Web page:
Apr/10/2006, 2:45 am Link to this post Send Email to mousteriana   Send PM to mousteriana
 
Gyrth Profile
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there you go again about slavery...


I'm simply not going to let you get away with spewing nonsense without knowing a thing about the subject.

The Normans did NOT ABOLISH SLAVERY. Period. NOT. DIDN'T HAPPEN! Here's the proof: the Domesday Book itself, and here's the post I made a few weeks ago with the evidence, which was conveniently ignore then just as I'm sure it will be now:

|offset=70]slavery in NORMAN England

Have no idea if that link goes right to that post or not, but it's on something like page 8 of the "William the Conqueror" thread.

Stop with the propaganda, for heaven's sake, it's childish, and INACCURATE.

Geez.
Apr/11/2006, 5:08 pm Link to this post Send Email to Gyrth   Send PM to Gyrth
 
thewilliam theredforum2002 Profile
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Re: Hugues de Cluny


Gyrth, Are you denying that slave-owners,slaves,the slave trade and the "peculiar institution" of slavery died out in Angleland by the mid 12th Century under the Norman Kings who ruled from 1066-1100 as Revolutionaries and who, despite the Counter-Revolution of 1100 failed to halt the decline of that barbaric, human condition only begun after Senlac? If you choose to ignore the barbarism inflicted under the Anglo-Saxon-Dane rulers who showed no sign whatsoever of eliminating the "peculiar institution", that just shows how incapable you are of absorbing facts that conflict with your erroneous [sign in to see URL] was annihilated in Angleland under the rule of the Norman Kings.
Hugo (personal capacity)
Apr/11/2006, 9:15 pm Link to this post Send Email to thewilliam theredforum2002   Send PM to thewilliam theredforum2002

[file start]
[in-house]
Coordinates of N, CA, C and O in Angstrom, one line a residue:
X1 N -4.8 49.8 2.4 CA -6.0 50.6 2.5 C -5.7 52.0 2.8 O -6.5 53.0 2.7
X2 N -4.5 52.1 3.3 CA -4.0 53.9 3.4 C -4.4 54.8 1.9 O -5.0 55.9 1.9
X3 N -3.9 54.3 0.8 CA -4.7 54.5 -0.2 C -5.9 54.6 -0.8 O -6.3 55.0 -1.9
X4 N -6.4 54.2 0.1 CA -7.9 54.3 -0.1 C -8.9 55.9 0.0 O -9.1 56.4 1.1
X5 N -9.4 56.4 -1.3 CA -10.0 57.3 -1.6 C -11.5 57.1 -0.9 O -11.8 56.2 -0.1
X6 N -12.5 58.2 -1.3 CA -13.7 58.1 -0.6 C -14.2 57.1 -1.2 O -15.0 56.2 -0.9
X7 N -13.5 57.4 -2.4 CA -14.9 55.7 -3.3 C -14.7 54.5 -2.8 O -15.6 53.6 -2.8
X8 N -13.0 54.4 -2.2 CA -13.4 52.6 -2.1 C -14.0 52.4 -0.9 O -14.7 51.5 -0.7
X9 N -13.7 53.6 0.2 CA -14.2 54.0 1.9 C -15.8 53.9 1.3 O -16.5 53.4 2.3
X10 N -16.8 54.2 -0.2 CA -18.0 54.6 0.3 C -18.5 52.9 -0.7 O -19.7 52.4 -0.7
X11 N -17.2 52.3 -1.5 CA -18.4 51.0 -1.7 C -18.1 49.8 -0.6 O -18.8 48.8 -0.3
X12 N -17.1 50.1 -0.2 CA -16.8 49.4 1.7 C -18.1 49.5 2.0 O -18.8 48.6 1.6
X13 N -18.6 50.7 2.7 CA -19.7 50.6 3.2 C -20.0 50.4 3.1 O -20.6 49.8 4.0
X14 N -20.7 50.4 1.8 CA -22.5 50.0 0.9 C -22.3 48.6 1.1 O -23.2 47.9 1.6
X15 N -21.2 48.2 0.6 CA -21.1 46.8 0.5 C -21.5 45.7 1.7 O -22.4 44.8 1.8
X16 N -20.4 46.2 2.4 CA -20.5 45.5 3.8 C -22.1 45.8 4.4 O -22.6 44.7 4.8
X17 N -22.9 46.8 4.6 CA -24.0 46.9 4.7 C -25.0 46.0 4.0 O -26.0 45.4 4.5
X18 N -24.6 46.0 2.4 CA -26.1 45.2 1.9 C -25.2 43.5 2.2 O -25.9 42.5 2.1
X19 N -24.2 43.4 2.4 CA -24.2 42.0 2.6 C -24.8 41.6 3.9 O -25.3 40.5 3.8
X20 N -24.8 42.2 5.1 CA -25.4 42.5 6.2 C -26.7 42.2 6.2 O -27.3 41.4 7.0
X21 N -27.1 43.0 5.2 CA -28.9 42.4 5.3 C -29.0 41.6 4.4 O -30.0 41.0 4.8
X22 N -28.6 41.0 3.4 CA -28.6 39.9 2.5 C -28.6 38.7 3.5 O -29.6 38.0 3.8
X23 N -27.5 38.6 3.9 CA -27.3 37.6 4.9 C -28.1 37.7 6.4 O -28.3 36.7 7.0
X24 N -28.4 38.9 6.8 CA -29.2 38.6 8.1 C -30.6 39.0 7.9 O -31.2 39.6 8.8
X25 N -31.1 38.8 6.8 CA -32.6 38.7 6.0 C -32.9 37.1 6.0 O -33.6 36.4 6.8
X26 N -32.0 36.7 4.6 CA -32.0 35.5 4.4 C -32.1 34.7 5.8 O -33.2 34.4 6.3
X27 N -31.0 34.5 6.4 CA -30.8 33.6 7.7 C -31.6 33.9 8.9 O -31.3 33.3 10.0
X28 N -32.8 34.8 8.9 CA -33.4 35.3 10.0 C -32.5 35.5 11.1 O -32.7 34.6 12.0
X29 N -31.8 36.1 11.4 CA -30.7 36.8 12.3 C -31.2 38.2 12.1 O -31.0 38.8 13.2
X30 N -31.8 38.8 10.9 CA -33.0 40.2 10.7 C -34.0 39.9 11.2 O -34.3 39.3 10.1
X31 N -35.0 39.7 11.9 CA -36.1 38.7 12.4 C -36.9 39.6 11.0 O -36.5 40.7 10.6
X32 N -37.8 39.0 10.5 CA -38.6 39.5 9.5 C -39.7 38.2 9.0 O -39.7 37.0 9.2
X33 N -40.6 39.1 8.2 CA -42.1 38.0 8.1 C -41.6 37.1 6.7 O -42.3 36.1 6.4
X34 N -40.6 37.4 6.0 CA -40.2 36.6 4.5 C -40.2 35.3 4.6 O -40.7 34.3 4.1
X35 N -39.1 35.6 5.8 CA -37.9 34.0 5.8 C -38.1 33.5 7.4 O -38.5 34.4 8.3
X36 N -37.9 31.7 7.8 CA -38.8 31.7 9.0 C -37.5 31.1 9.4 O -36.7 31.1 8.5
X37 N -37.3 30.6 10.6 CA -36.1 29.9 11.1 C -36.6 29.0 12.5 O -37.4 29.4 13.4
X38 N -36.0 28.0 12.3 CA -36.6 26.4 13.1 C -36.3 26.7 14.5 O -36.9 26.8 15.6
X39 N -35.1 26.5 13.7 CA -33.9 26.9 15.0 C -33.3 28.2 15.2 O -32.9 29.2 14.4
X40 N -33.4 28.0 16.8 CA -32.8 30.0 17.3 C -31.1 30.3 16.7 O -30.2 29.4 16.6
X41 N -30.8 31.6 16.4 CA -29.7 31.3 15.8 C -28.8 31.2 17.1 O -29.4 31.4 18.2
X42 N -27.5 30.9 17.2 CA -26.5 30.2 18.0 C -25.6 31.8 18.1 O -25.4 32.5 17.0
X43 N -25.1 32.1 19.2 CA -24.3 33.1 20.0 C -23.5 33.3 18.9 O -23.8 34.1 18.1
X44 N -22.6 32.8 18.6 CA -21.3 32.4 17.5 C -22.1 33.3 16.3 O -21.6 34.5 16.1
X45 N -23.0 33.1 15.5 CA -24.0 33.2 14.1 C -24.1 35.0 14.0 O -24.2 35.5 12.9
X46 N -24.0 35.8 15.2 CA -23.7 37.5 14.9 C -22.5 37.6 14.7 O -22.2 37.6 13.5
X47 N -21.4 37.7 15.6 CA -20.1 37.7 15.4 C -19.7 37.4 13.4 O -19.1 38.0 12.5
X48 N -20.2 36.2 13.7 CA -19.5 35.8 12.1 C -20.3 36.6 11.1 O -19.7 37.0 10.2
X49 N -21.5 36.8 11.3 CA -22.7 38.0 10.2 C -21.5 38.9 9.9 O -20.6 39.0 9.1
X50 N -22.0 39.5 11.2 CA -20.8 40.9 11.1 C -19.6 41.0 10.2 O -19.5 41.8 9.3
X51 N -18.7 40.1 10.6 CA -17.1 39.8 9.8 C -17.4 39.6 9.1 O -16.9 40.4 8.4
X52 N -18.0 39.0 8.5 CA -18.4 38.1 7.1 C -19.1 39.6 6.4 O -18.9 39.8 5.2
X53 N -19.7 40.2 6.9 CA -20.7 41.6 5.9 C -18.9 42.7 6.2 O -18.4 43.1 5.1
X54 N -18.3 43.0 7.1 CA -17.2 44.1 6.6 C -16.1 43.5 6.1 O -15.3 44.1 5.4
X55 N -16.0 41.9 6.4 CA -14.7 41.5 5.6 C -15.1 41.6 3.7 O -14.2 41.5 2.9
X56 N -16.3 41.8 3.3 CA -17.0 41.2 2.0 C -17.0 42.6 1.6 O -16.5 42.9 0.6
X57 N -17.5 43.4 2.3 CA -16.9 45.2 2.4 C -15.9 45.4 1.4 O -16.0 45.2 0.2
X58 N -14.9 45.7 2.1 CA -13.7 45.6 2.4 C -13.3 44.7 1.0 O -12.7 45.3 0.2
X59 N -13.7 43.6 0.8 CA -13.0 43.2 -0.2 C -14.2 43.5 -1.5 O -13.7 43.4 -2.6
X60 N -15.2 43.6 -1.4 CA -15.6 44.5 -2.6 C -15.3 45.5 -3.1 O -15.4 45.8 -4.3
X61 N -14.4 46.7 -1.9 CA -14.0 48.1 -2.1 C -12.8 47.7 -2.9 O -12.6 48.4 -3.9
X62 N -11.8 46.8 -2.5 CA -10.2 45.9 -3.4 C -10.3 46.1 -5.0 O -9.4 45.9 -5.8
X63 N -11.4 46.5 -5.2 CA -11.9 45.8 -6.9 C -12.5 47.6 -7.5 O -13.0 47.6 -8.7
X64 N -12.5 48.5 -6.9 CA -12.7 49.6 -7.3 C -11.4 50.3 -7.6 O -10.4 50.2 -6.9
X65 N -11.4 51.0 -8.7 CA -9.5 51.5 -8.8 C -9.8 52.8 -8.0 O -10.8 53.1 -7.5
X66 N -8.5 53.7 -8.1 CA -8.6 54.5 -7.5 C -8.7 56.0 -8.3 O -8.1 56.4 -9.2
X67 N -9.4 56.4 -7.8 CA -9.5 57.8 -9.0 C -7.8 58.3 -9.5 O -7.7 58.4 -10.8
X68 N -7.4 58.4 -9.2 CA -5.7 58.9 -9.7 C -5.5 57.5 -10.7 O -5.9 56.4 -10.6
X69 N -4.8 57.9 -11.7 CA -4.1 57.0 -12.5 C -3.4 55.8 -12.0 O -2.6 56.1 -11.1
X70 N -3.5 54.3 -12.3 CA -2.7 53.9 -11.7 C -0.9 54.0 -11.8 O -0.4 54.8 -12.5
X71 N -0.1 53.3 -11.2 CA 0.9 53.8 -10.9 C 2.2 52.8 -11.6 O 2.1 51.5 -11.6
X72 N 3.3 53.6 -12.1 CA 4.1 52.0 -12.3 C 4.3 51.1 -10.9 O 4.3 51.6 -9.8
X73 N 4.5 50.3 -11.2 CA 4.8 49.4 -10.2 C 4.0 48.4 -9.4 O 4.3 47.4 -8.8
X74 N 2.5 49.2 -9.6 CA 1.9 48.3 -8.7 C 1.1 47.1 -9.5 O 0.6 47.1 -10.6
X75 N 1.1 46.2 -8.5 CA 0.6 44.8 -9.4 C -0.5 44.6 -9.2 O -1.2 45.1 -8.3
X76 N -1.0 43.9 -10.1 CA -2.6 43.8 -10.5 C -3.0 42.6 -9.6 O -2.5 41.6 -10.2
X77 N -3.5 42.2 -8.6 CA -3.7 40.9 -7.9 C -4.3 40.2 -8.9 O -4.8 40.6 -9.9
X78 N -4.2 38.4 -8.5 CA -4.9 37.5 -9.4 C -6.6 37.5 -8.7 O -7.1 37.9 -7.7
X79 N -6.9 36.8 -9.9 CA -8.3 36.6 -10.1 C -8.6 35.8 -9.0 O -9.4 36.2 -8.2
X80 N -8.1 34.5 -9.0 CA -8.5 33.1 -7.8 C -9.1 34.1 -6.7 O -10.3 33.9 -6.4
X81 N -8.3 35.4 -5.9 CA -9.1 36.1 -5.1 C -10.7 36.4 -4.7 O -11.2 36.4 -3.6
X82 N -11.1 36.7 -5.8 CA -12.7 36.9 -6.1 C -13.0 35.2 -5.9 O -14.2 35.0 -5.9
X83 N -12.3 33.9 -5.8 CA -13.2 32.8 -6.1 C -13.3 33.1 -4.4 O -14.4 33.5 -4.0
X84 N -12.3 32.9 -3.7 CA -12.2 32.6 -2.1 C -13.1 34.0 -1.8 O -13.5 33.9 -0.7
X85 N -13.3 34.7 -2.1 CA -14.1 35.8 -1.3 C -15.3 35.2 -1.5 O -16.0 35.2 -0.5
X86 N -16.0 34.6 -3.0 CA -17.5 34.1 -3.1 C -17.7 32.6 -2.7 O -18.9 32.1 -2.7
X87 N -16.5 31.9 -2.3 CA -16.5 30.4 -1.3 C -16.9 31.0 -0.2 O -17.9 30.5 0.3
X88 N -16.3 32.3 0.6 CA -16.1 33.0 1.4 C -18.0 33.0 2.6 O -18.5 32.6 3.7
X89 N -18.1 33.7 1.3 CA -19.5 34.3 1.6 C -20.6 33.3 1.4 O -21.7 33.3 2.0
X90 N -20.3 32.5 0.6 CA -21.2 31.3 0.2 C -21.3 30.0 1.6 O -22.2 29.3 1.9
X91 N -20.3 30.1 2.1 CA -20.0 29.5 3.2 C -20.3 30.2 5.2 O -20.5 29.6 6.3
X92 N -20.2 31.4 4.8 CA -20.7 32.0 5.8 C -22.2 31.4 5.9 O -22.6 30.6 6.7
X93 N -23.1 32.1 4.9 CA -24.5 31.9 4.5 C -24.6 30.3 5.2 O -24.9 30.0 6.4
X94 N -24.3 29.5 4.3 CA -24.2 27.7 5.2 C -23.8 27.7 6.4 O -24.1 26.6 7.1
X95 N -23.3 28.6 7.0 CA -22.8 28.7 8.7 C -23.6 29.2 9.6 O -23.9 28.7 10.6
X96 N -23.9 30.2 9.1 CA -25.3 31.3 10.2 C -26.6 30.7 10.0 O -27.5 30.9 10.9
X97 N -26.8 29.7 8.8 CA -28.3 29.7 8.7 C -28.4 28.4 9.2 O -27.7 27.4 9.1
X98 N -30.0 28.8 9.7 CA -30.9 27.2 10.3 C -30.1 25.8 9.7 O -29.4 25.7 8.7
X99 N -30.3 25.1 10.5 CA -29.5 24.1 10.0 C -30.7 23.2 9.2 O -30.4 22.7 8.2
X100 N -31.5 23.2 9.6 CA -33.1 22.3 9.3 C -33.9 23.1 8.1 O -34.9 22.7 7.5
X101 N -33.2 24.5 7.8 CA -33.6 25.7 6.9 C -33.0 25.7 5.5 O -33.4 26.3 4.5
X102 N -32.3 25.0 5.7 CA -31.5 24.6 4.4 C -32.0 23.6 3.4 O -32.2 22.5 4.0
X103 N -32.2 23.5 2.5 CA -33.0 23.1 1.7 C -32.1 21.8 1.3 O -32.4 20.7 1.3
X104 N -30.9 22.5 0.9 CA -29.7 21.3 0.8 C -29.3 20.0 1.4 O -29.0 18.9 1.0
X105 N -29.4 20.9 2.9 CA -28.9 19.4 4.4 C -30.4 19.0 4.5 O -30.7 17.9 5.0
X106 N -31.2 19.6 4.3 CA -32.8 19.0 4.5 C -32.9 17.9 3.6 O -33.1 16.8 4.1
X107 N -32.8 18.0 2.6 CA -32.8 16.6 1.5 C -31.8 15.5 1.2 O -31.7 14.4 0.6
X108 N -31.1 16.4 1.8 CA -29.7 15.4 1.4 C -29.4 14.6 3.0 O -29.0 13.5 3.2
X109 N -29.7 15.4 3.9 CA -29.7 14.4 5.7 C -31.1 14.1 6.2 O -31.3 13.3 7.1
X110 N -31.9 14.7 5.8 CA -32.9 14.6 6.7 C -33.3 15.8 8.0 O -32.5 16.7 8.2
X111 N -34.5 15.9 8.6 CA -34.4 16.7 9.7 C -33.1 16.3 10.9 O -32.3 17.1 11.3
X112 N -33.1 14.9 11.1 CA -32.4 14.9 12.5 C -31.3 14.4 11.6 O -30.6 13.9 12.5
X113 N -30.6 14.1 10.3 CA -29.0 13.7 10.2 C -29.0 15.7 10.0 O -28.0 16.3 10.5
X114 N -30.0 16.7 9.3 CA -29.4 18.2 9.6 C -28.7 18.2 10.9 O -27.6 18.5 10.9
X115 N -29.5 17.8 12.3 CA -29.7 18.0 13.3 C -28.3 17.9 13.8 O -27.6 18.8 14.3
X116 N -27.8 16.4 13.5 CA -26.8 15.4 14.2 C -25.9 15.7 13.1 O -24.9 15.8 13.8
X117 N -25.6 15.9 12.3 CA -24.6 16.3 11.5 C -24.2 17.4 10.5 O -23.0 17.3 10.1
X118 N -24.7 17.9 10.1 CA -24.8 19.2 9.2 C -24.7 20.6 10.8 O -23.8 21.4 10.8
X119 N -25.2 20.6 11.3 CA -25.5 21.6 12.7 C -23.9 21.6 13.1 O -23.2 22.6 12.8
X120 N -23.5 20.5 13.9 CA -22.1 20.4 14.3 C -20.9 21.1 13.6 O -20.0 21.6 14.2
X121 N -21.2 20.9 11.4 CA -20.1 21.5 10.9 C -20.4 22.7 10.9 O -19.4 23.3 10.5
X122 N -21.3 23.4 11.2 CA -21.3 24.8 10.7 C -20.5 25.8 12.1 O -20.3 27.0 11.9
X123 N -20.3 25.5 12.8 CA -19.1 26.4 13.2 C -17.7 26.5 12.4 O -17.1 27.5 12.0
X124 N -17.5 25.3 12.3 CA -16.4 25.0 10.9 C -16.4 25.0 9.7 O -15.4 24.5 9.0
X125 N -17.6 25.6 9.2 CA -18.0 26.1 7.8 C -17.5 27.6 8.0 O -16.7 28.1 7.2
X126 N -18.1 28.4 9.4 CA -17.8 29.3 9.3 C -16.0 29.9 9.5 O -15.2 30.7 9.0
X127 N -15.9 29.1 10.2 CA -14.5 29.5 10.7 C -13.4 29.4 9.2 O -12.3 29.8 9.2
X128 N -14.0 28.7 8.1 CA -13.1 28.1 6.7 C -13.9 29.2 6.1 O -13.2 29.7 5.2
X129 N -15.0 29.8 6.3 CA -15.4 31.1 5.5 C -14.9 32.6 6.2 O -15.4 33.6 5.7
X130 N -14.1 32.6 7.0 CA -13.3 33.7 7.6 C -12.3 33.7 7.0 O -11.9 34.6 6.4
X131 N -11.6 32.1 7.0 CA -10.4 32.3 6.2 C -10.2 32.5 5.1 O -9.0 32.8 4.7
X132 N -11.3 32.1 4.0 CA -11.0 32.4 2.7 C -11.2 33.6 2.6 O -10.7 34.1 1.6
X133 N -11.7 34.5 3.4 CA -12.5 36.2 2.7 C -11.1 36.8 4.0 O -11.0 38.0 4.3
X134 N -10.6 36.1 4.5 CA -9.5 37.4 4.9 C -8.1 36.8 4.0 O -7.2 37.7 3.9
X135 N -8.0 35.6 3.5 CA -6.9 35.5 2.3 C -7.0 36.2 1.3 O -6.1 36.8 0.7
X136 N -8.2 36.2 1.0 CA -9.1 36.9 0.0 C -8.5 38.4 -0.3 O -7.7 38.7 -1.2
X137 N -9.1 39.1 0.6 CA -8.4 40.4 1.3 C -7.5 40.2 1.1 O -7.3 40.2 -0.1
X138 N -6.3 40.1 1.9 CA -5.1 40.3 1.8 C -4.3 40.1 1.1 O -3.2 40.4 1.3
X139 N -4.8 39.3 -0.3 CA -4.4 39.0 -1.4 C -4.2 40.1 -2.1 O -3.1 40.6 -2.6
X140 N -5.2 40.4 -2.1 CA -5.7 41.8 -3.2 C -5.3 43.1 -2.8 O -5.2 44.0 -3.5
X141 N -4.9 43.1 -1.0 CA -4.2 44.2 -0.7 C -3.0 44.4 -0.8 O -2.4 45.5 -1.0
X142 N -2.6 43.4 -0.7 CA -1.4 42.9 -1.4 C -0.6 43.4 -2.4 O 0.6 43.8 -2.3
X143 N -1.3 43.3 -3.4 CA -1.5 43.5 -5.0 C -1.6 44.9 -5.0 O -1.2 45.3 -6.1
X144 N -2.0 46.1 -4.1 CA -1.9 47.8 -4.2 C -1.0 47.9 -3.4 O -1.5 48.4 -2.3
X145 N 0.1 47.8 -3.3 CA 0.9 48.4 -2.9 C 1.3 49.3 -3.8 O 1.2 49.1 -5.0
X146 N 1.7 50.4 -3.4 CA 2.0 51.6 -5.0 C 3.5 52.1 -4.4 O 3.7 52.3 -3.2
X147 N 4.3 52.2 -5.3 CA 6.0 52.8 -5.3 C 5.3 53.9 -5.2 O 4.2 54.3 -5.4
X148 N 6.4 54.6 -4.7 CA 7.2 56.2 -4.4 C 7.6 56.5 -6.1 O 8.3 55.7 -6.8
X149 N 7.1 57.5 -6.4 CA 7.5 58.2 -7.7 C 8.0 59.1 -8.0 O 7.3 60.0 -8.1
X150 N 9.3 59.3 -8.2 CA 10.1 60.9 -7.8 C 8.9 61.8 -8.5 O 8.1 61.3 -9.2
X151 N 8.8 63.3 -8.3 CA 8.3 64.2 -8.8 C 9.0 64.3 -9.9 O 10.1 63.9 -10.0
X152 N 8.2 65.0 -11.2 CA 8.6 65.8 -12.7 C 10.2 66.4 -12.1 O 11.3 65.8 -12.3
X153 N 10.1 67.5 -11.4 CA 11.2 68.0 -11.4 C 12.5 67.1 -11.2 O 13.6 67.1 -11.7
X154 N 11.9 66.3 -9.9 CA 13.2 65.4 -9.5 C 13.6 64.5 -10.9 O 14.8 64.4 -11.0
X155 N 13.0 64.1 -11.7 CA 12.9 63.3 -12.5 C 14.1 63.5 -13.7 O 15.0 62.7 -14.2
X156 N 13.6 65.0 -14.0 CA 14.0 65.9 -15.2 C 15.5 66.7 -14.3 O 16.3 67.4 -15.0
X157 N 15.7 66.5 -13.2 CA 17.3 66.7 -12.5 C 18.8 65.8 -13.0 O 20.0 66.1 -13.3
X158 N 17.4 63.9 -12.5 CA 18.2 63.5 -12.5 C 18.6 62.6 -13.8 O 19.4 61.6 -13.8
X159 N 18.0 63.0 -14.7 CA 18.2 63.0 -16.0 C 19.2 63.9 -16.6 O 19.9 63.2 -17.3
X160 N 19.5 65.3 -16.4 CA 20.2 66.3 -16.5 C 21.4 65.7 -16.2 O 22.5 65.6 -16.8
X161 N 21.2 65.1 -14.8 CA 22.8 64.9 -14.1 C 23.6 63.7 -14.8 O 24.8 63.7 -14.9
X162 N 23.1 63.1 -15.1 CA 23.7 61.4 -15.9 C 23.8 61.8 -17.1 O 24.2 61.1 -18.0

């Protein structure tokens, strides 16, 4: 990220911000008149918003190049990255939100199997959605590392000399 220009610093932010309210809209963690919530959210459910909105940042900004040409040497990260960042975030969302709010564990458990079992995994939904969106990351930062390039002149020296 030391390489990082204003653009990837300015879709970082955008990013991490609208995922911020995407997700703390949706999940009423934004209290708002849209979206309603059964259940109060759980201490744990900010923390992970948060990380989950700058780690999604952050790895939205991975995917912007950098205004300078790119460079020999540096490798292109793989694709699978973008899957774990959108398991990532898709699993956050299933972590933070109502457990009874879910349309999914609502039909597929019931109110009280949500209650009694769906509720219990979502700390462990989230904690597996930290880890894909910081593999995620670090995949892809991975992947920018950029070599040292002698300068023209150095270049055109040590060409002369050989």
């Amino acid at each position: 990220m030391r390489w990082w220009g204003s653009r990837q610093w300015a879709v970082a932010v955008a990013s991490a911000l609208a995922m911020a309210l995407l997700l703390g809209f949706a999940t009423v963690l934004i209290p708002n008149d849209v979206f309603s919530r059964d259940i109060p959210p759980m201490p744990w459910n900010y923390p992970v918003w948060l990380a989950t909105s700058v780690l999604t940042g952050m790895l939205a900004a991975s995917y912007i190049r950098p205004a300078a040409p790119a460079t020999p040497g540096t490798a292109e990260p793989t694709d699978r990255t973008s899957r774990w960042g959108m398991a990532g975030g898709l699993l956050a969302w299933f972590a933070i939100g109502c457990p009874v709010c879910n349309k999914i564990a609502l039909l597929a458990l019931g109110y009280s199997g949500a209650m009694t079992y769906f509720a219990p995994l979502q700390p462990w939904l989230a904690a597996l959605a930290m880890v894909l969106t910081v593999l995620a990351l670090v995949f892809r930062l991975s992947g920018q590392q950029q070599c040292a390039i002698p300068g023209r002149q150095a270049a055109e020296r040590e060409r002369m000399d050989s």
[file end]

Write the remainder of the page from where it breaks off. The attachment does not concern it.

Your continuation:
Gyrth Profile
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I really wish...


...that I had not allowed your total lack of common sense or respect for historical fact piss me off so much that I typed "Norman." Specifically, neither William nor your precious Rufus abolished slavery, so for pete's sake, STOP SAYING IT and stop implying it - it's not true! AGAIN, slavery was abolished in 1102 - not by William, not by Wiliam II, but by Henry - and calling Henry Norman is debatable since, as someone pointed out, he was born in England... uh, that's E-N-G-L-A-N-D, not "Angleland," which is idiotic.

But that's semantics. The fact - FACT - of the matter is, the abolition of slavery was promoted and preached for by WULFSTAN, the Anglo-Saxon spiritual advisor of King Harold, and it was only through his singular persistance did the slaves in Bristol get released. Is your brain able to wrap itself around that fact? Can you handle it? Can you handle the fact that slaves continued to be held on the very land controlled by William and his family as late as the Domesday Book?

Good grief.
Apr/11/2006, 11:31 pm Link to this post Send Email to Gyrth   Send PM to Gyrth
 
mousteriana Profile
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Re: Hugues de Cluny


Gyrth and Hugo(and the rest of the WRTF):

Personally, I'm less interested in who "abolished slavery" in England, than in this silly contention that the events we are discussing were some kind of "revolution". This is a total misconstrual of such facts as exist. Also, like you, I don't much care for "Angleland". But then, these people have been using modern French forms of the Norman names, so I don't suppose they have any real idea of what the English at that time called themselves or the place they were living in. Everything seems to pretty much be filtered through one group's fantasies.
Anne G
Apr/12/2006, 12:49 am Link to this post Send Email to mousteriana   Send PM to mousteriana